This is an ode for all those returning to a home in the suburbs! This song comes from Arcade Fire‘s third studio album aptly titled, The Suburbs. The lyrics for each of the album’s songs were based on the childhood experiences of Win and William Butler—the band’s lead vocalist and multi-instrumentalist, respectively—of growing up in Houston, TX. Win Butler told NME Magazine that the album was, “neither a love letter to, nor an indictment of, the suburbs – it’s a letter from the suburbs.” “Sprawl I (Flatlands)” is about returning to the town of one’s youth to find it painfully unrecognizable. It has a sister song in “Sprawl II (Mountains Beyond Mountains)“, also on on the album. The Suburbs came out in June of 2011 and received great critical reception, even winning the Grammy for “Album of the Year”.
The last defender of the sprawl
Said “Well, where do you kids live?”
Well, sir, if you only knew what the answer’s worth
Been searching every corner of the earth…
Who said all the songs on this list had to be about conflicted emotions? This one here is about pure joy. And don’t believe the naysayers: a song doesn’t have to be dark to be good. For those of you not familiar, Foy Vance is a charming singer/songwriter from Northern Ireland. Ok, I don’t know him personally so I can’t personally vouch for him being charming; but, he has an accent and is adorably Irish so I’m just going to go ahead and make that assumption. That’s cool, right?
His debut album, Hope, was released in 2007, followed by a string of successful EPs, including Watermelon Oranges and Gabriel and the Vagabond.
Everywhere we went just looked the same to me
The skies were blue and the grass was green
I wonder how different I might see them now
Yet I see them somehow
It has been said that this song is actually about Ireland in the 1980s and Bono returning to the country and all of her history (yes, Ireland is a girl). It’s a beautiful piece with a swelling energy and carefully orchestrated musical arrangement. This was the opening track off the album, The Unforgettable Fire, which marked a significant change in direction from the band’s previous heavy hitting rock sound (see: War).
Fun fact! This song’s title comes from a quote by poet Paul Celan: “Poetry is a sort of homecoming.” In my humble opinion, so is music.
And your heart beats so slow
Through the rain and fallen snow
Across the fields of mourning
Lights in the distance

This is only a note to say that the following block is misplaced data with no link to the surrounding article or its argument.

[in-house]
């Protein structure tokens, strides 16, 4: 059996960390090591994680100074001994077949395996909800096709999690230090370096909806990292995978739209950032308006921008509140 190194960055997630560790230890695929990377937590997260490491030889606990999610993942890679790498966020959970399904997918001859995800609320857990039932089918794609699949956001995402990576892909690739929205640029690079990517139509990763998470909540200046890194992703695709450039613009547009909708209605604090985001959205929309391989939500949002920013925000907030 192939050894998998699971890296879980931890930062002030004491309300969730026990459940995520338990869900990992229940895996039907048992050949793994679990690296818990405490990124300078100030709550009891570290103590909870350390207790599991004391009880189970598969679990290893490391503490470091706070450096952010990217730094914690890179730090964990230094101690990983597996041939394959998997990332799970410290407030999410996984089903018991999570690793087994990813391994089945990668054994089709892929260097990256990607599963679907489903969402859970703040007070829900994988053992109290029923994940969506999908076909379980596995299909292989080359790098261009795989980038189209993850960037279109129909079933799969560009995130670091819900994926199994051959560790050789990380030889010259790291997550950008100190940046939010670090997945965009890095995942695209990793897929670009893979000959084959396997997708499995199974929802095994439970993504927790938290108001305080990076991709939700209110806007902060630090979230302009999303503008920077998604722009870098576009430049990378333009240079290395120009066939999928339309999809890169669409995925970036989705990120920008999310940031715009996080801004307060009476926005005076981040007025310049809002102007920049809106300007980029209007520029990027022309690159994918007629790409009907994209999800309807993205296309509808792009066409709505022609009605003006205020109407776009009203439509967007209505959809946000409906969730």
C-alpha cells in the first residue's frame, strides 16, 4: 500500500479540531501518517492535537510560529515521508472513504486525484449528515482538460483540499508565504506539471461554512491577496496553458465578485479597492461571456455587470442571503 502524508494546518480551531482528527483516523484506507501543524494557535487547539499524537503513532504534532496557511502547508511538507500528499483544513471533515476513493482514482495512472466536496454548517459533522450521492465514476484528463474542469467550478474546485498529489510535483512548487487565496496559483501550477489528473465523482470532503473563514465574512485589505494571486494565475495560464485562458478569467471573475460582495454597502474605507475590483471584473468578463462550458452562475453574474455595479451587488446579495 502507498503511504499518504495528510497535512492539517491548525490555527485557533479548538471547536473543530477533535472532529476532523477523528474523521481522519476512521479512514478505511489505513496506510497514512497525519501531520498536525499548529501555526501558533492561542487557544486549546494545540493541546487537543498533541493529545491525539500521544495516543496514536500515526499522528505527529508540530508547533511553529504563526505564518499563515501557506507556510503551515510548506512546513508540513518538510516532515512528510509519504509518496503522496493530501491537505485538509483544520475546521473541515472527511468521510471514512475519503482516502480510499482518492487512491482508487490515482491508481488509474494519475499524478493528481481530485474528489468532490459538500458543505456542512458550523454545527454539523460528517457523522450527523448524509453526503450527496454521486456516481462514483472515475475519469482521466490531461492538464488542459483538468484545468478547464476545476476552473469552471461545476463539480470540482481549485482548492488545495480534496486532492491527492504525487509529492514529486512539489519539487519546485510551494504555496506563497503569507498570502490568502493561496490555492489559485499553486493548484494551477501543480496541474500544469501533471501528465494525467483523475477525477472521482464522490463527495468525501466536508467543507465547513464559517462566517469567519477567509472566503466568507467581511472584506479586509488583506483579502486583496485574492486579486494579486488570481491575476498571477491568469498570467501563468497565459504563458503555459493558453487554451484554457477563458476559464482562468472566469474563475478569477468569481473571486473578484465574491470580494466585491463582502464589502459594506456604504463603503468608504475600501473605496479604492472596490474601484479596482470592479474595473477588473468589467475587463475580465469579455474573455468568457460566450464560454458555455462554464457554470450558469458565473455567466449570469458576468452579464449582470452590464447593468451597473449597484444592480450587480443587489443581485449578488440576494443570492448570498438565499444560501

Oh don’t sorrow no don’t weep
For tonight at last
I am coming home
I am coming home
Yes, I included this song on my Thanksgiving Survival Guide music list. And, yes, I am using it again here. Get off my back! This song is gorgeous, hauntingly honest, and a wonderful addition to this list. It perfectly captures the push/pull of emotions that often come while heading home—be it from work at the end of a long day or from driving home for a visit after being away for months. Listen to it and I promise you will agree.
Well I stumbled in the darkness
I’m lost and alone
Though I said I’d go before us
And show the way back home
There a light up ahead
I can’t hold onto her arm
Forgive me pretty baby but I always take the long way home
Ok. This is song is not about going home—not even close. But after dealing with the stress of holiday travel (not to mention the epic battle that is holiday shopping), you’ll be glad to have this number in your back pocket. Listen and take comfort in the song’s irreverence before you decide to body check your cousin for criticizing your use of nutmeg in the pumpkin pie.
Some stupid chick in the checkout line
Was paying for beer with nickels and dimes
And some old man who clipped coupons
Had argued whenever they wouldn’t take one
All I wanted to was buy some cigarettes
But I couldn’t take it anymore so I left
I hate everyone
This song is utterly infectiously and a joyful throwback to the tunes of June Carter and Johnny Cash. Remember the whole “home is where your loved one is” thing? This song expresses that beautiful sentiment in a way that is nothing short of perfection. You will find yourself whistling along in no time. Yes, whistling. This number can be found on the band’s Here Comes EP and their first full-length album from 2009, Up From Below.
Alabama, Arkansas, I do love my Ma & Pa
Moats & boats & waterfalls & pay phone calls
Let me come Home
Home is wherever I’m with you
Let me come Home
Home is when I’m alone with you